Basic means the OVMF cannot boot without it.



2.3 - If it is an *advanced* OVMF CC feature, it shall be put to OvmfPkg/<Cc> (Cc=AmdSev or IntelTdx).



Advanced means the OVMF may still boot without it, just lose some functionality.



3) CC feature convergence.



* Try to help design review and maintenance.



3.1 - A CC feature should be standalone module (driver or library), if it is possible.



Good example:

https://github.com/tianocore/edk2/tree/master/OvmfPkg/IoMmuDxe (BTW: the name should be IoMmuSevDxe)

https://github.com/tianocore/edk2/tree/master/OvmfPkg/Library/BaseMemEncryptSevLib

https://github.com/tianocore/edk2/tree/master/OvmfPkg/Library/VmgExitLib



3.2 - If we have to merge CC feature to a module, then the CC related code shall be isolated to a file.



The file name could be Xxx<Cc>.{c,asm}



A common pattern can be used:



3.2.A - C function.



3.2.A.1 - If CC function is a hook, then the main function calls CC function directly. The CC function need implement a CC check function (such as IsSev, or IsTdx). For example:

====================

PreFeatureFunctionHookSev ();

PreFeatureFunctionHookTdx ();

FeatureFunction ();

PostFeatureFunctionHookSev ();

PostFeatureFunctionHookTdx ();

====================

3.2.A.2 - If CC function is a replacement for non-CC function. The main function can check current mode and decide to call which function. For example:

====================

if (IsSev()) {

FeatureFunctionSev();

} else if (IsTdx()) {

FeatureFunctionTdx();

} else {

FeatureFunction();

}

====================



3.2.B - ASM function.



3.2.B.1 - If CC function is a hook, then the main function calls CC function directly. The CC function need implement a CC check function (such as IsSev, or IsTdx). For example:

====================

OneTimeCall PreFeatureFunctionHookSev

OneTimeCall PreFeatureFunctionHookTdx

FeatureFunction:

XXXXXX

FeatureFunctionEnd:

OneTimeCall PostMainFunctionHookSev

OneTimeCall PostMainFunctionHookTdx

====================

3.2.B.2 - If CC function is a replacement for non-CC function. The main function can call CC replacement function, then check the return status to decide next step. For example:

====================

OneTimeCallRet FeatureFunctionSev

Jz FeatureFunctionEnd

OneTimeCallRet FeatureFunctionTdx

Jz FeatureFunctionEnd

FeatureFunction:

XXXXXX

FeatureFunctionEnd:

====================





Thank you

Yao Jiewen










[edk2-devel] RFC: Common Design Proposal on Confidential Computing Support in OVMF

Yao, Jiewen
 

Hi
I would like to raise the topic on a confidential computing support in OVMF.

The main target is AMD SEV feature and Intel TDX feature in OVMF package.

The goal is to create a guidance for our future confidential computing work and to better support review and maintenance.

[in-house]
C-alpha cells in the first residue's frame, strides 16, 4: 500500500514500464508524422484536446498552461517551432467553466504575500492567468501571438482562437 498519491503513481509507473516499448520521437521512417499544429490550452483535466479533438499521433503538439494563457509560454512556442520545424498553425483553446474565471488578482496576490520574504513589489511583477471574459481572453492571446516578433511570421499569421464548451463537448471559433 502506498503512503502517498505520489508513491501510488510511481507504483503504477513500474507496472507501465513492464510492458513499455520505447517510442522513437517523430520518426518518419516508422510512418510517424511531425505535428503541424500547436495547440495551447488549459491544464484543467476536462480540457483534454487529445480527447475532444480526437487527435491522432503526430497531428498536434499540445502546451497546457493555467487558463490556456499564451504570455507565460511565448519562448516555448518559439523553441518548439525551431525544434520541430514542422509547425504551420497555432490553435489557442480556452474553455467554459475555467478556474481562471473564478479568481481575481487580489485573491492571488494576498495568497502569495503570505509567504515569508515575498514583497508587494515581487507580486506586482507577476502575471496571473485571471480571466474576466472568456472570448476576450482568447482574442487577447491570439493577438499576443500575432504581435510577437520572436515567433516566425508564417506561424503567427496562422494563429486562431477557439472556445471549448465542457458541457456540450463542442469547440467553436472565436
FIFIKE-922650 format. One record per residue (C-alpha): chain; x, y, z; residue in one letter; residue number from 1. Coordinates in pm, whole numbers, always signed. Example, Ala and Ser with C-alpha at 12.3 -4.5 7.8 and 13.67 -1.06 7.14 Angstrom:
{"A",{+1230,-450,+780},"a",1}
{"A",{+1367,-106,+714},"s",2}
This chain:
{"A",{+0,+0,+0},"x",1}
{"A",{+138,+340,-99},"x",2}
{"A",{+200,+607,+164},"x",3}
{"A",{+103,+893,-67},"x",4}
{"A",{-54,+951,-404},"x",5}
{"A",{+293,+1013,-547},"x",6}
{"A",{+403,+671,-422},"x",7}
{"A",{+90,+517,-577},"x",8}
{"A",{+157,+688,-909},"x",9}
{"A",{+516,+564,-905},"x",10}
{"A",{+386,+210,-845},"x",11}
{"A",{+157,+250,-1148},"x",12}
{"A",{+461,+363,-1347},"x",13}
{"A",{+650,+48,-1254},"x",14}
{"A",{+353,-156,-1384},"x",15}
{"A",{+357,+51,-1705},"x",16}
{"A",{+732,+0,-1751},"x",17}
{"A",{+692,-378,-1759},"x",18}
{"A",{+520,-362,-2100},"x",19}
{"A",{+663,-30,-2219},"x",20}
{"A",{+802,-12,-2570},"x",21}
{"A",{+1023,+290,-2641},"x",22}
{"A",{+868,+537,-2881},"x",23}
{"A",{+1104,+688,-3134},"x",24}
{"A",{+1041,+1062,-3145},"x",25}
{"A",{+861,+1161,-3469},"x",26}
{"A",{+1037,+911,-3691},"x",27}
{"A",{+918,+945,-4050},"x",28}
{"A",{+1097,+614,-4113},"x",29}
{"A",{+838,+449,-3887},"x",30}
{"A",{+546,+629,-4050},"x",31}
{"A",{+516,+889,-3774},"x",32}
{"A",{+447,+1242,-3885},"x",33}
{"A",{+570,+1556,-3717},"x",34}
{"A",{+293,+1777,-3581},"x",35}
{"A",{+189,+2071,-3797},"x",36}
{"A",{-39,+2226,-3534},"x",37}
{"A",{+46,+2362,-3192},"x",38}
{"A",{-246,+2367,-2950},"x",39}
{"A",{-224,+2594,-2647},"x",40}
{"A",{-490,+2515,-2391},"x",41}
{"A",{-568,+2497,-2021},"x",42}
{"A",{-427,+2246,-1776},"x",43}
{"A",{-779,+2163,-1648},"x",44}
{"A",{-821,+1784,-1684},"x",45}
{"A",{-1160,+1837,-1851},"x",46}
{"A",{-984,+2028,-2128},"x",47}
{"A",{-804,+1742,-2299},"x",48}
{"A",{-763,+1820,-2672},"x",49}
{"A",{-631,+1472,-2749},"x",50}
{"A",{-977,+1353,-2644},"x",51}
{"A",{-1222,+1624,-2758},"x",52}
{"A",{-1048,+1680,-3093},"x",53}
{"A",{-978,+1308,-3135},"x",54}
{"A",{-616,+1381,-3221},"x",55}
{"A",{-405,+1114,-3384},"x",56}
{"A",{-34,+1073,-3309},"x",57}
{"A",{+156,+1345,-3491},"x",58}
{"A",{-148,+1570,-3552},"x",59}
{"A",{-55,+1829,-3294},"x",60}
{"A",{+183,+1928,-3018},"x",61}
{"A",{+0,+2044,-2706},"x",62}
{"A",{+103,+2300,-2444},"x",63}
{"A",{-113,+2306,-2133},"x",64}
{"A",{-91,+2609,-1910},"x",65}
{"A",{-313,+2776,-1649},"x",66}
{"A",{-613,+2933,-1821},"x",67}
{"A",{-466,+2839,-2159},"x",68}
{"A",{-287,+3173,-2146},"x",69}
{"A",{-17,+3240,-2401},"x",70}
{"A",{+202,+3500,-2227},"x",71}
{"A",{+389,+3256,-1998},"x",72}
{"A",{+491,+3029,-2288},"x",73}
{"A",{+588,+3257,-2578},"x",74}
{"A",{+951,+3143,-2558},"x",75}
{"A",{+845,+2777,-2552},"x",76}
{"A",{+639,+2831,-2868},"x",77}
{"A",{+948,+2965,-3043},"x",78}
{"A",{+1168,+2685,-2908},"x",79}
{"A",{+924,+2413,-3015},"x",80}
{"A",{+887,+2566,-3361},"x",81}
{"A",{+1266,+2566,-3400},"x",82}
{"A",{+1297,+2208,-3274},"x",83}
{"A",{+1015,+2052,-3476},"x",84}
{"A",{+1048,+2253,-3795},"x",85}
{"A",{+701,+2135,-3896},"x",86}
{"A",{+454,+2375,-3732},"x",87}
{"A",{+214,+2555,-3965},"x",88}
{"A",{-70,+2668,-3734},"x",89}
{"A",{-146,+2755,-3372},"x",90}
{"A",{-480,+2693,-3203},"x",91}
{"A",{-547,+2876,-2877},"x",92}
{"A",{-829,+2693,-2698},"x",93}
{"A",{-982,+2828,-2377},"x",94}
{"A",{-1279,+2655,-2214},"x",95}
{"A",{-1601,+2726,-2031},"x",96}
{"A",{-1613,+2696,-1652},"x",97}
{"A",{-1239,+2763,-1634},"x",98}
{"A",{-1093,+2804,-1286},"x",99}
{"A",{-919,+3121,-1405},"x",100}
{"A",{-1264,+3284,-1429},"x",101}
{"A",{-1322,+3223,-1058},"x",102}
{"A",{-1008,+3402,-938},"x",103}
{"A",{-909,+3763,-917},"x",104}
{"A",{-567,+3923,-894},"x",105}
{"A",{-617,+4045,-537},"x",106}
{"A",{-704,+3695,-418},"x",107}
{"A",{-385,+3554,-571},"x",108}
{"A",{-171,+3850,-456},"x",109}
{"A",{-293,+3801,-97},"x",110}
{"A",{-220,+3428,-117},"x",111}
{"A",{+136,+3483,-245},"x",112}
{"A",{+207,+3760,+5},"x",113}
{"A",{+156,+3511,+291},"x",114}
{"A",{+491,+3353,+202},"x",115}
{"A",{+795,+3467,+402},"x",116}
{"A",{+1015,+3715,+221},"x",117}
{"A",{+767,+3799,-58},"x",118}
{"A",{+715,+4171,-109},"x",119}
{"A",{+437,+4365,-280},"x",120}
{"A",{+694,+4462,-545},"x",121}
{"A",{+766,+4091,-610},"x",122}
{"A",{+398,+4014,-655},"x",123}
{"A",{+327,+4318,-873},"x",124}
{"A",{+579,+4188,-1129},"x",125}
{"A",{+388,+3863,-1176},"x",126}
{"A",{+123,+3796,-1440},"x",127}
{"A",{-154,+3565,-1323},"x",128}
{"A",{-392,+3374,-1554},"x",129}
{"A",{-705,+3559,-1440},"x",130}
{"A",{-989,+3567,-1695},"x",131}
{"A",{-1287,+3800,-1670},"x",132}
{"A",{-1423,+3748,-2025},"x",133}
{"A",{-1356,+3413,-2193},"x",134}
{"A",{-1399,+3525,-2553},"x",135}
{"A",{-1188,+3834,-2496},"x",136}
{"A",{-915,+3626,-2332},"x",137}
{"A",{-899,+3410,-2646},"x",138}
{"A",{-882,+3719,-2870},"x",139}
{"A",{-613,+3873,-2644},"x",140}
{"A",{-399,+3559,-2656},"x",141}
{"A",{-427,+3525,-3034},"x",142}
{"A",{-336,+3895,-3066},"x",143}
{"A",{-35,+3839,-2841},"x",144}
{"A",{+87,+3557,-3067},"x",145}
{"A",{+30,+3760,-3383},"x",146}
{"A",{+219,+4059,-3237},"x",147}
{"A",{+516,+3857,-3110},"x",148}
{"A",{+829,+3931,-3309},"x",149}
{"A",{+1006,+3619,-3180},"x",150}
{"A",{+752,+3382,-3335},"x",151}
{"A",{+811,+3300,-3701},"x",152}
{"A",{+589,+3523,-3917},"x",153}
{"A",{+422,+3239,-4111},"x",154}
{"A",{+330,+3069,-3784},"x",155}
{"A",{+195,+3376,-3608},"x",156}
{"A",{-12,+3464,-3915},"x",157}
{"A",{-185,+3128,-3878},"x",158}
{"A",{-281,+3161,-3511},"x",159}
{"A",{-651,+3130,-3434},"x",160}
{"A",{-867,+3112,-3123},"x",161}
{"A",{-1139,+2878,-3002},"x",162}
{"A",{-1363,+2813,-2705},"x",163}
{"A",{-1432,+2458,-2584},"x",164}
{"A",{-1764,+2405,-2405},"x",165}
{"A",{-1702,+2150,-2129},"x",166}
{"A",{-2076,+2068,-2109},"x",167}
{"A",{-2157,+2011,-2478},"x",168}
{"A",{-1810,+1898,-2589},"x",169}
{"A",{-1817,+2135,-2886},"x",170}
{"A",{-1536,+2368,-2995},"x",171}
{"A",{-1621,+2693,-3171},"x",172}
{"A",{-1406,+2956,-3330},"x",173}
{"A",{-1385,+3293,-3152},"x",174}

[Background]

AMD is adding AMD Secure Encrypted Virtualization (SEV), SEV-Encrypted State (SEV-ES), SEV-Secure Nested Paging (SEV-SNP) features to OVMF package. (https://developer.amd.com/sev/)
Intel is adding Intel Trust Domain Extensions (TDX) features to OVMF package. (https://software.intel.com/content/www/us/en/develop/articles/intel-trust-domain-extensions.html)

Both of them support confidential computing use case.

ARM is creating Realm Management Extension (RME). It might be considered in the future. (https://www.arm.com/why-arm/architecture/security-features/arm-confidential-compute-architecture)

So we need a good Confidential Computing infrastructure for EDKII.


[Problem Statement]

1) Current OVMF package integrated some AMD SEV features. But not all features.
Some basic SEV features are in OvmfPkg and enabled as default build. Some advanced SEV features are in OvmfPkg/AmdSev and only enable in AmdSev build.
However, the criteria is NOT clear.

It also brings problem when we want to add more TDX stuff. Where we should go?
For example, I feel PlatformBootManagerLibGrub should be in OvmfPkg/AmdSev. Why it is not there?
https://github.com/tianocore/edk2/tree/master/OvmfPkg/Library/PlatformBootManagerLibGrub

We need a clear and consistent rule on where the confidential computing module should go, instead of making ad-hoc decision for each features.

2) Ideally, when we integrate SEV feature or TDX feature, there is some level of isolation, such as
A) standalone driver
B) standalone library
C) standalone file, if it has to be in one module
D) standalone function, if it has to be in one file
The preference is from A to D. A is most preferred. D is least preferred.
As such, when people find something wrong, they can just focus on some SEV or TDX specific files.

We do see good examples, such as SecretDxe (BTW: The name should be SevSecretDxe), AmdSevDxe.
However, some code (ResetVector and Sec) mixed SEV support with normal OVMF code together. That makes it extremely hard to review TDX extensions or maintain a non-SEV code.
https://github.com/tianocore/edk2/blob/master/OvmfPkg/ResetVector/Ia32/PageTables64.asm
https://github.com/tianocore/edk2/blob/master/OvmfPkg/Sec/SecMain.c

For latter (such as ResetVector and Sec), I suggest we make a clear isolation. That can help the reviewer to understand better on SEV flow, TDX flow and normal OVMF flow.

3) We may have more problem. For example, how to align the OVMF design between SEV and TDX?
I think, the most SEV OVMF design is good. The TDX OVMF should just follow. For example,
https://github.com/tianocore/edk2/tree/master/OvmfPkg/IoMmuDxe (BTW: the name should be IoMmuSevDxe)